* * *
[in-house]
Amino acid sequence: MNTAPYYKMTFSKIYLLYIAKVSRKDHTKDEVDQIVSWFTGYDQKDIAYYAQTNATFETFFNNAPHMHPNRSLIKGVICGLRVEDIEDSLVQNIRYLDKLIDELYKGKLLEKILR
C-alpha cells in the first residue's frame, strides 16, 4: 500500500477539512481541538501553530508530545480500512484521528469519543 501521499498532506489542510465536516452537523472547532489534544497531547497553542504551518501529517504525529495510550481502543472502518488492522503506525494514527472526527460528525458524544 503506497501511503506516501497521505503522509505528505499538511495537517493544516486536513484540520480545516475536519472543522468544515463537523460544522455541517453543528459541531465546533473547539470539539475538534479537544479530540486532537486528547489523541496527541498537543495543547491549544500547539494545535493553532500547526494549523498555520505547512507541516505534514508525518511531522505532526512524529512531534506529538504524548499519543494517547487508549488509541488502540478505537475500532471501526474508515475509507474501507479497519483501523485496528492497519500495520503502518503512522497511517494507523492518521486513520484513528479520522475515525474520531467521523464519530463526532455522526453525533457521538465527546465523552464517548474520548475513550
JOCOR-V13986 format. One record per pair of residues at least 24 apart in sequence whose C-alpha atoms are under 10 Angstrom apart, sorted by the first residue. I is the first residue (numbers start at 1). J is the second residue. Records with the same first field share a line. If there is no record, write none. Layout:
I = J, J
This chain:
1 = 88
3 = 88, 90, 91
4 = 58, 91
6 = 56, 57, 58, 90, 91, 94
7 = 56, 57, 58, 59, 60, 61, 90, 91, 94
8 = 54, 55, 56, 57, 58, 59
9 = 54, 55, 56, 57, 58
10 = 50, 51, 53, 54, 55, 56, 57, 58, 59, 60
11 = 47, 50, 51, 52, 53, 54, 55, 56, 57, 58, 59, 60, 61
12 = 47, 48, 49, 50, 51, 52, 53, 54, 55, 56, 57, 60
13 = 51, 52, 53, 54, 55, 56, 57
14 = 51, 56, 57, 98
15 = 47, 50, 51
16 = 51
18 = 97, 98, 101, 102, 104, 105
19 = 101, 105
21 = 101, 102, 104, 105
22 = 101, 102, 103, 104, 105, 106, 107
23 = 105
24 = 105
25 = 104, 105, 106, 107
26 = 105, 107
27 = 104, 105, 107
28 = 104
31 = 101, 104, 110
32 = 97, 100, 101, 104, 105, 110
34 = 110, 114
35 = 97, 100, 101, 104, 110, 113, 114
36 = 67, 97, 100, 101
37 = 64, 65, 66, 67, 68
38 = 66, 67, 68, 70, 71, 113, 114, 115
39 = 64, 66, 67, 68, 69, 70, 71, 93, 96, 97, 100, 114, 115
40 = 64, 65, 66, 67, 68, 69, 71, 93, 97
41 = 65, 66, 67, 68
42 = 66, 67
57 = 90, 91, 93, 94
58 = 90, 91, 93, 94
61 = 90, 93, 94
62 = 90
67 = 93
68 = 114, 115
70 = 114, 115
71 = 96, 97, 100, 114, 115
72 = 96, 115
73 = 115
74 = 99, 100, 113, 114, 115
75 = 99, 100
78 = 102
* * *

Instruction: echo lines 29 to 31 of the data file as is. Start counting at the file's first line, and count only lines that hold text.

27 = 104, 105, 107
28 = 104
31 = 101, 104, 110